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Sir Andrew Witty

05 October 2012

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Chief Executive Officer, GSK

Sir Andrew Witty, the CEO of pharmaceuticals company, GSK, has been one of the few corporate leaders to address publicly issues about how multinationals manage their tax affairs.

In an interview in the Observer newspaper in March 2011, Sir Andrew (plain Andrew back then) stated that his company was committed to being a tax resident in the UK and that he had no truck with companies that move about so they can pay the smallest amount of tax.

"Call me old-fashioned," he said, "but I think you have to be something. I don’t buy that you can be this mid- Atlantic floating entity with no allegiance to anybody except the lowest tax rate. You’re British, you’re Swiss, you’re American or you’re Japanese. Whatever you are, you’re something. And this company is a British company."

Whitty acknowledged that while GSK had contributed much to the UK, Britain had done the same for GSK through the support of its people, government and universities.

He was scathing of news at the time that different companies were threatening to move their tax residence from the UK.

"I really believe one of the reasons we’ve seen an erosion of trust, broadly, in big companies is they’ve allowed themselves to be seen as being detached from society and they will float in and out of societies according to what the tax regime is," said Witty. "I think that’s completely wrong."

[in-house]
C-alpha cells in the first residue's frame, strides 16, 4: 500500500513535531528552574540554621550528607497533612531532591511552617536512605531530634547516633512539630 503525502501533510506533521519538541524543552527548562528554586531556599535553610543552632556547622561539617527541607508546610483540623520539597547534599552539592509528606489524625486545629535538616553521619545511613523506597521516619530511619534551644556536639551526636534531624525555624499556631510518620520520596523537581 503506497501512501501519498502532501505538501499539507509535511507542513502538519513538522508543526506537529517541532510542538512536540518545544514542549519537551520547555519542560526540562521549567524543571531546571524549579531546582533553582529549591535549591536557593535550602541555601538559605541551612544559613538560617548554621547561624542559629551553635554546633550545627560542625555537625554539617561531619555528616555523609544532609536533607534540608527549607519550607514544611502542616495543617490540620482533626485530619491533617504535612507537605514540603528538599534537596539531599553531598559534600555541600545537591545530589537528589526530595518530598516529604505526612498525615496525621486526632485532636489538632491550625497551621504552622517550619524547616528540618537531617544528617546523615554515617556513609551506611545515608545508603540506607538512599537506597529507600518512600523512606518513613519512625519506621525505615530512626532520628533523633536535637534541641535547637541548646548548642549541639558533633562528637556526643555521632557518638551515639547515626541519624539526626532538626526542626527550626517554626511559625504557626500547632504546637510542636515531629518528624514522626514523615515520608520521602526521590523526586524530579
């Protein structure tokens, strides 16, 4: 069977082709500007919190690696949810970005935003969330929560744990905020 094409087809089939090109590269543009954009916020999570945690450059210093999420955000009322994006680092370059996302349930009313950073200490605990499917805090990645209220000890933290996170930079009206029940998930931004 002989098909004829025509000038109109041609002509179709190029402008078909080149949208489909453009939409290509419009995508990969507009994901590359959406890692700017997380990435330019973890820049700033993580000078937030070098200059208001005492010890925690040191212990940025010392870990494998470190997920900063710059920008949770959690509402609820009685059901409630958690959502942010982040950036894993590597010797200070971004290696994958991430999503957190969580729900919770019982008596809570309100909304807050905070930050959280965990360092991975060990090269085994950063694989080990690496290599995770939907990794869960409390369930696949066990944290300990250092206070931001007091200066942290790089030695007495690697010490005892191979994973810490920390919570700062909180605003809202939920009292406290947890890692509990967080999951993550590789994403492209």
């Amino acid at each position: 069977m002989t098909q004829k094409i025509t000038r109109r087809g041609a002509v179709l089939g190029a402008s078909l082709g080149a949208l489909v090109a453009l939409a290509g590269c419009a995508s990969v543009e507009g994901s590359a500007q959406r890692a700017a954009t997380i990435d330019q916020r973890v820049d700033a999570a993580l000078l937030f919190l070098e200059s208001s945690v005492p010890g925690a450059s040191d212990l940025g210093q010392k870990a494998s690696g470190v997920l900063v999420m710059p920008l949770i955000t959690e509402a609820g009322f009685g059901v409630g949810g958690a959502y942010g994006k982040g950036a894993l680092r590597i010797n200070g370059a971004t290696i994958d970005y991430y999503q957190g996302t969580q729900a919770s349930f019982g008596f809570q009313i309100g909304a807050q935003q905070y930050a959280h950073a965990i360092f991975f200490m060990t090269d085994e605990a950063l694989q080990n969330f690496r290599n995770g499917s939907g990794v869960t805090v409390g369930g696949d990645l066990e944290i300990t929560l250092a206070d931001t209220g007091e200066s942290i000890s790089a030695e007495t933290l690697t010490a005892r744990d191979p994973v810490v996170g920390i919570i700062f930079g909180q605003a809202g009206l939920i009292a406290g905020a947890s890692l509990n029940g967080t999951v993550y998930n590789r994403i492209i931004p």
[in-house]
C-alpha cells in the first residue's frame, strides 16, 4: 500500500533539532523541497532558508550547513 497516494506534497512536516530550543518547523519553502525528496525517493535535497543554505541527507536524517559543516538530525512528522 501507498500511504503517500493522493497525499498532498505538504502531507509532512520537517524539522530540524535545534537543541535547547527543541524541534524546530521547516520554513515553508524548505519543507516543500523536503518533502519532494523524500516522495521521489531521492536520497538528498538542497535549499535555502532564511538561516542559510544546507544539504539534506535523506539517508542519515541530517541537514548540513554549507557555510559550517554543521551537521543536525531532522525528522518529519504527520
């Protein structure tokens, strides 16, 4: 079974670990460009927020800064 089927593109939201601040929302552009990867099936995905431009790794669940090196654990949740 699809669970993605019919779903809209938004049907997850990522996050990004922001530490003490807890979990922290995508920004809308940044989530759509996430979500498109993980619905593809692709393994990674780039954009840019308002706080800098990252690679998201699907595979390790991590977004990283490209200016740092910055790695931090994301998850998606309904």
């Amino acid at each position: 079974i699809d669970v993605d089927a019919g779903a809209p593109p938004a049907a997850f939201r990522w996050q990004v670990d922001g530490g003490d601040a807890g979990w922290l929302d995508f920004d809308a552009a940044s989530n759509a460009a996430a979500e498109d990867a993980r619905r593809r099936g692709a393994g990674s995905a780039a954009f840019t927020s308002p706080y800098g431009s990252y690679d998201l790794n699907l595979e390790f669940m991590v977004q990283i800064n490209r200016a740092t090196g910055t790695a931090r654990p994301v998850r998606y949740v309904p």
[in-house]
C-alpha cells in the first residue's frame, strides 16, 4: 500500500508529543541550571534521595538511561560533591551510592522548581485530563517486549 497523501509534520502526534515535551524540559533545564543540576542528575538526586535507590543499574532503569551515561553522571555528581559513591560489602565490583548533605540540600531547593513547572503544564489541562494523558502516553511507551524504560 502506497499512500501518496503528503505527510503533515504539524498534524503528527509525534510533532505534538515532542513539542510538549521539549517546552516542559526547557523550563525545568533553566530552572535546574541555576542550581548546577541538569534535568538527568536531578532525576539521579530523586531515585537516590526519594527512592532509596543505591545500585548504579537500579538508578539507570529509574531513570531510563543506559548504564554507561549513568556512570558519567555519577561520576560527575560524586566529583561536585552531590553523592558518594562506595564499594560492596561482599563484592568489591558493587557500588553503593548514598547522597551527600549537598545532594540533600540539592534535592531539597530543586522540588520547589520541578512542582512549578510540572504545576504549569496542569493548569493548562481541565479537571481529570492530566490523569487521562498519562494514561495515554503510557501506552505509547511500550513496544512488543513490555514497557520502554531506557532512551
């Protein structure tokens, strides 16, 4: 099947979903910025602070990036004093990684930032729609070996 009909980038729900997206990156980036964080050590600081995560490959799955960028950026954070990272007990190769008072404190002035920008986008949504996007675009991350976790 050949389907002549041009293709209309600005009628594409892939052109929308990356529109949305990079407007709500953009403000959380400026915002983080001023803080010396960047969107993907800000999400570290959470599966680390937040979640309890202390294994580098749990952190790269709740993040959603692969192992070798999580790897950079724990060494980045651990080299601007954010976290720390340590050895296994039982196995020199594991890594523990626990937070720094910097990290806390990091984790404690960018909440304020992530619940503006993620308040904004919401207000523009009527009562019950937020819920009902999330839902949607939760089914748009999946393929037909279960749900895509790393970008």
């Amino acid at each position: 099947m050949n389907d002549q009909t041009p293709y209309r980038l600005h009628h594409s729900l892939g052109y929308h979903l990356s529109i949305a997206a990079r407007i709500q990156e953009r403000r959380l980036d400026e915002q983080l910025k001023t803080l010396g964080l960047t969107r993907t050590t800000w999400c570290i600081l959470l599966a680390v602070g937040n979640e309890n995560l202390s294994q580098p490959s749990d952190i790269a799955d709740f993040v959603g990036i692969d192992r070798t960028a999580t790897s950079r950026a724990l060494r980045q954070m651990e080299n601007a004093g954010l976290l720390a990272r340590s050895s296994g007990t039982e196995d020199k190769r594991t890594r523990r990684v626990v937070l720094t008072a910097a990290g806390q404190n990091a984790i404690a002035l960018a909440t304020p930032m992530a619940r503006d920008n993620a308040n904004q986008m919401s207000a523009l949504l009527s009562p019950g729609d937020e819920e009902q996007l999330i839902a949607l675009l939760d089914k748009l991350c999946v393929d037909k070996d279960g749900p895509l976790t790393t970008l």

The pressure on UK company boards to consider their tax residence has lessened considerably since Whitty’s remarks as the tax system has undergone substantial reform. For example, controlled foreign company rules have been changed and a patent box offering a tax exemption is being introduced.

However, the impact of a CEO’s views was important. Tax has proved toxic for multinational companies in recent years.

For perhaps the first time ever, the public, as well as tax administrators have been challenging companies to explain why they manage their tax affairs the way they do.

Concepts used to reduce taxable income, such as transfer pricing, foreign tax credits and loss carry-forwards, have come in for intense scrutiny from the general media and different interest groups.

This has piqued the interest of the public as they try to understand the rules in place to raise money from corporate taxpayers.

Company managers have generally declined to confront these issues in public because of concern that their message will not be understood or will be twisted in some way.

Whitty has shown that coming forward to be open about such issues does not always carry the danger that many peers may suspect.

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